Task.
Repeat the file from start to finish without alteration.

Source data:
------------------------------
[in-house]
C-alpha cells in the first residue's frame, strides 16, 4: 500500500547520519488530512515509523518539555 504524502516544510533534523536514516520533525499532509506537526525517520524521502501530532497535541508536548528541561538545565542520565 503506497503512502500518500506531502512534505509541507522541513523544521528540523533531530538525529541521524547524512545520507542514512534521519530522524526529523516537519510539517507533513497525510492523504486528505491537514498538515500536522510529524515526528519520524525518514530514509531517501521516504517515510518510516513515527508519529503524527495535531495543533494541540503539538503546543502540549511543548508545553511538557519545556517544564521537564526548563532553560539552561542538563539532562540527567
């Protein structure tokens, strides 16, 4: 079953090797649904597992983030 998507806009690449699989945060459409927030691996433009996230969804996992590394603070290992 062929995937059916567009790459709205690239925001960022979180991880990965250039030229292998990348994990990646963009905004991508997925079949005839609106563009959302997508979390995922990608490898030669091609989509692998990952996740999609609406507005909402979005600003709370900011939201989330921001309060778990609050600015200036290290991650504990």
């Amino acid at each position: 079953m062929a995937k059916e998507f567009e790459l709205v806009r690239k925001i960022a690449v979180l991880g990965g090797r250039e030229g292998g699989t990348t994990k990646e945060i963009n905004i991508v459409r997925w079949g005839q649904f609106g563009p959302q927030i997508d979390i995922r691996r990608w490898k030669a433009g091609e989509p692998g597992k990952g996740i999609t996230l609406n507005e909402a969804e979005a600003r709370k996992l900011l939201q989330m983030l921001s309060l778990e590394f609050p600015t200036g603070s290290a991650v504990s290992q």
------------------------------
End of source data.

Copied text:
[in-house]
C-alpha cells in the first residue's frame, strides 16, 4: 500500500547520519488530512515509523518539555 504524502516544510533534523536514516520533525499532509506537526525517520524521502501530532497535541508536548528541561538545565542520565 503506497503512502500518500506531502512534505509541507522541513523544521528540523533531530538525529541521524547524512545520507542514512534521519530522524526529523516537519510539517507533513497525510492523504486528505491537514498538515500536522510529524515526528519520524525518514530514509531517501521516504517515510518510516513515527508519529503524527495535531495543533494541540503539538503546543502540549511543548508545553511538557519545556517544564521537564526548563532553560539552561542538563539532562540527567
């Protein structure tokens, strides 16, 4: 079953090797649904597992983030 998507806009690449699989945060459409927030691996433009996230969804996992590394603070290992 062929995937059916567009790459709205690239925001960022979180991880990965250039030229292998990348994990990646963009905004991508997925079949005839609106563009959302997508979390995922990608490898030669091609989509692998990952996740999609609406507005909402979005600003709370900011939201989330921001309060778990609050600015200036290290991650504990």
């Amino acid at each position: 079953m062929a995937k059916e998507f567009e790459l709205v806009r690239k925001i960022a690449v979180l991880g990965g090797r250039e030229g292998g699989t990348t994990k990646e945060i963009n905004i991508v459409r997925w079949g005839q649904f609106g563009p959302q927030i997508d979390i995922r691996r990608w490898k030669a433009g091609e989509p692998g597992k990952g996740i999609t996230l609406n507005e909402a969804e979005a600003r709370k996992l900011l939201q989330m983030l921001s309060l778990e590394f609050p600015t200036g603070s290290a991650v504990s290992q």